Assessment of the effects of different sample perfusion procedures on phase-contrast tomographic images of mouse spinal cord
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CitationStefanutti, E. Sierra, A. Miocchi, P. Massimi, L. Brun, F. Maugeri, L. Bukreeva, I. Nurmi, A. Provinciali, G Begani. Tromba, G. Grohn, O. Giove, F. Cedola, A. Fratini, M. (2018). Assessment of the effects of different sample perfusion procedures on phase-contrast tomographic images of mouse spinal cord. Journal of Instrumentation, 13, C03027. 10.1088/1748-0221/13/03/C03027.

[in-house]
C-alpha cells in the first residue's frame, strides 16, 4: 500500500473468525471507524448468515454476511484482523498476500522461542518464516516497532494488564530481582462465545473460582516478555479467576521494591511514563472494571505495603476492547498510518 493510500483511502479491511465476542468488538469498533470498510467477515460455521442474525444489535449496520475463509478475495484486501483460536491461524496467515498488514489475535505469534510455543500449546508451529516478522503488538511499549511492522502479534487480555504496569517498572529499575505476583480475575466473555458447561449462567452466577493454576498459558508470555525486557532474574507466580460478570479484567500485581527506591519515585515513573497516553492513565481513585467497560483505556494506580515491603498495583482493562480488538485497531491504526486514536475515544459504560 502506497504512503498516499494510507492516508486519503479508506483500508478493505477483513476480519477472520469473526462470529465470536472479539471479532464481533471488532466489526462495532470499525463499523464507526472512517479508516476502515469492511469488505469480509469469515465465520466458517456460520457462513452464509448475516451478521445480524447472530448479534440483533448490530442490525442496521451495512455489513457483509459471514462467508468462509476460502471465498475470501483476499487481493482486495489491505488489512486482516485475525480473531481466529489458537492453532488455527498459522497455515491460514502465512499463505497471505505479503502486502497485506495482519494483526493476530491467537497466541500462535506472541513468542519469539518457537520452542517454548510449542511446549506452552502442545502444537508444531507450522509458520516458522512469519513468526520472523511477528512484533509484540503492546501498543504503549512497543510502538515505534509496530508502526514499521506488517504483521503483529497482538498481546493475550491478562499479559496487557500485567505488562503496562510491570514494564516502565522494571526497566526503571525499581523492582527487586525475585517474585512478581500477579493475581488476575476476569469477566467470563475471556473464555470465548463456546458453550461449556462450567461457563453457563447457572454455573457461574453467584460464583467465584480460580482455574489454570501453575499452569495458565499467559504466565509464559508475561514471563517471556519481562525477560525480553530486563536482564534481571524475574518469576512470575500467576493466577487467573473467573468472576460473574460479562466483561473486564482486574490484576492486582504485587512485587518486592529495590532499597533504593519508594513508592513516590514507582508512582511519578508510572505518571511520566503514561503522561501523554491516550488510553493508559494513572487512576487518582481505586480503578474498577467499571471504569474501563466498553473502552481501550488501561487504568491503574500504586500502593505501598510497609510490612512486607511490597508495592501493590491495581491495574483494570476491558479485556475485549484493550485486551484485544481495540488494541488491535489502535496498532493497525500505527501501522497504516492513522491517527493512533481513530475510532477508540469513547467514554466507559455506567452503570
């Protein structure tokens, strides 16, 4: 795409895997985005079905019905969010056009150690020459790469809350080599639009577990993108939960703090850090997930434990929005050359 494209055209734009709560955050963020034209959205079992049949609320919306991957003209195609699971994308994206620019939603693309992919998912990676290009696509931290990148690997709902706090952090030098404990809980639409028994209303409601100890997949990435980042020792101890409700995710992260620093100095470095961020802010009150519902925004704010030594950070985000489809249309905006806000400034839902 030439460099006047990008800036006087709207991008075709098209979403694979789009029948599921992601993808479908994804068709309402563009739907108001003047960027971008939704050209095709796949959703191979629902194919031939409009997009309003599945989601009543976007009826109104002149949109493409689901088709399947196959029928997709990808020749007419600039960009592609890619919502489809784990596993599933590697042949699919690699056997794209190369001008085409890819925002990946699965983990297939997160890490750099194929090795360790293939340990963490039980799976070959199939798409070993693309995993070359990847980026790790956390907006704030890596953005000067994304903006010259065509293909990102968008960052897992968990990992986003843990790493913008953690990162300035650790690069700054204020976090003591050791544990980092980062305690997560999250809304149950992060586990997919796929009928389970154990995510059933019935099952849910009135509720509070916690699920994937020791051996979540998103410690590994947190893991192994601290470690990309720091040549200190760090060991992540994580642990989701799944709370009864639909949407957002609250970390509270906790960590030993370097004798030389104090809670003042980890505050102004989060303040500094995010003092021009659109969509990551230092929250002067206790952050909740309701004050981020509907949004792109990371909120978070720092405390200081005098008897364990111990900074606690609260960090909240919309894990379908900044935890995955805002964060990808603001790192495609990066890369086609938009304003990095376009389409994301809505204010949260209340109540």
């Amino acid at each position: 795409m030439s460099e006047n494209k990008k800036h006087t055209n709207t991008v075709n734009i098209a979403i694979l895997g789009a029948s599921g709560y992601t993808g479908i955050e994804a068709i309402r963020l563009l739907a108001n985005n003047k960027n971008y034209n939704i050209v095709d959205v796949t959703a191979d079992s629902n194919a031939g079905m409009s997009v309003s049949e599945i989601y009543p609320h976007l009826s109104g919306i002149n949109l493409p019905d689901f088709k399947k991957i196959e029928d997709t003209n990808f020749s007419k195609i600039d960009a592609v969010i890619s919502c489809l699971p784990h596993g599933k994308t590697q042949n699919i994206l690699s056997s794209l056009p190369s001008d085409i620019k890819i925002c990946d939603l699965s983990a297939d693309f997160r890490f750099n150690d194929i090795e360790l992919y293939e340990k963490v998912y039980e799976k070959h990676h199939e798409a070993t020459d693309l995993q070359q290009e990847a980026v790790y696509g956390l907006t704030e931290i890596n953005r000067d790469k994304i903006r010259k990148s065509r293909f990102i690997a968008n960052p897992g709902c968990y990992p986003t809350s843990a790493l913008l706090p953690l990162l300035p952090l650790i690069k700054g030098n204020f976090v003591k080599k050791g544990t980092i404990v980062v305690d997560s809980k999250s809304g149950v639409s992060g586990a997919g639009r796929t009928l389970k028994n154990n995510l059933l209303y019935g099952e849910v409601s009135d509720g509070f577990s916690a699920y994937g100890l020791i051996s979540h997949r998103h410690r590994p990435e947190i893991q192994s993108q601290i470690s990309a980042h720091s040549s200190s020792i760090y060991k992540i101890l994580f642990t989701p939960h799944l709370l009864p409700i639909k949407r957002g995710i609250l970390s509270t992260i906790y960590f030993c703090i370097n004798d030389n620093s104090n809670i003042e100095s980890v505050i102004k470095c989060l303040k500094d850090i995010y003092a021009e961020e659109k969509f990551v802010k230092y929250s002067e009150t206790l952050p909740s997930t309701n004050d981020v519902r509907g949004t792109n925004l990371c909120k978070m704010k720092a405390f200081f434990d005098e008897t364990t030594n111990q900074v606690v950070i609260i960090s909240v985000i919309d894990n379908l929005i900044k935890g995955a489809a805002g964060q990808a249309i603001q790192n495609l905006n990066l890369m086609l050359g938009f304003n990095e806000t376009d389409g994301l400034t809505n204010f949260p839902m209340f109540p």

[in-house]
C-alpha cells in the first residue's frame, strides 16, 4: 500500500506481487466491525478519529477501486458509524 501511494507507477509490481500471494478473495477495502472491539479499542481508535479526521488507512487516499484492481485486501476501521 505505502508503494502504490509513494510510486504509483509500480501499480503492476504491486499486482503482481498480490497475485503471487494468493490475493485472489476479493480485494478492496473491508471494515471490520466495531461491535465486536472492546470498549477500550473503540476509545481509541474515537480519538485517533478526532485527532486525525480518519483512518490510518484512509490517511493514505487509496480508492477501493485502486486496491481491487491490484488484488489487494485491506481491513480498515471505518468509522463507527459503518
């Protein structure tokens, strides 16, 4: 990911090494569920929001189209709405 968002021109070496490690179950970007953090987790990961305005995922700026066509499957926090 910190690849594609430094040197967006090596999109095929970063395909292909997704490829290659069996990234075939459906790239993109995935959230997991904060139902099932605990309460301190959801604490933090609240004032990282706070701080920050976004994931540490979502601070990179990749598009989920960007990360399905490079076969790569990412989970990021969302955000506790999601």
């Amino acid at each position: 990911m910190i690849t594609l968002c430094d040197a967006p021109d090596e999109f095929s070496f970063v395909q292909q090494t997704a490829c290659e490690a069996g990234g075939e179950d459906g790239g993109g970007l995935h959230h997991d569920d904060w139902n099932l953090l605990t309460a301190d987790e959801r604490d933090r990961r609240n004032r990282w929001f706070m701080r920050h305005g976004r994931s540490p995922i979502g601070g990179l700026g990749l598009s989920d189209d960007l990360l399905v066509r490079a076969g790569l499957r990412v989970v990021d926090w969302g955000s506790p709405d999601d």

Synchrotron X-ray Phase Contrast micro-Tomography (SXrPCμT) is a powerful tool in the investigation of biological tissues, including the central nervous system (CNS), and it allows to simultaneously detect the vascular and neuronal network avoiding contrast agents or destructive sample preparations. However, specific sample preparation procedures aimed to optimize the achievable contrast- and signal-to-noise ratio (CNR and SNR, respectively) are required. Here we report and discuss the effects of perfusion with two different fixative agents (ethanol and paraformaldehyde) and with a widely used contrast medium (MICROFIL®) on mouse spinal cord. As a main result, we found that ethanol enhances contrast at the grey/white matter interface and increases the contrast in correspondence of vascular features and fibres, thus providing an adequate spatial resolution to visualise the vascular network at the microscale. On the other hand, ethanol is known to induce tissue dehydration, likely reducing cell dimensions below the spatial resolution limit imposed by the experimental technique. Nonetheless, neurons remain well visible using either perfused paraformaldehyde or MICROFIL® compound, as these latter media do not affect tissues with dehydration effects. Paraformaldehyde appears as the best compromise: it is not a contrast agent, like MICROFIL®, but it is less invasive than ethanol and permits to visualise well both cells and blood vessels. However, a quantitative estimation of the relative grey matter volume of each sample has led us to conclude that no significant alterations in the grey matter extension compared to the white matter occur as a consequence of the perfusion procedures tested in this study.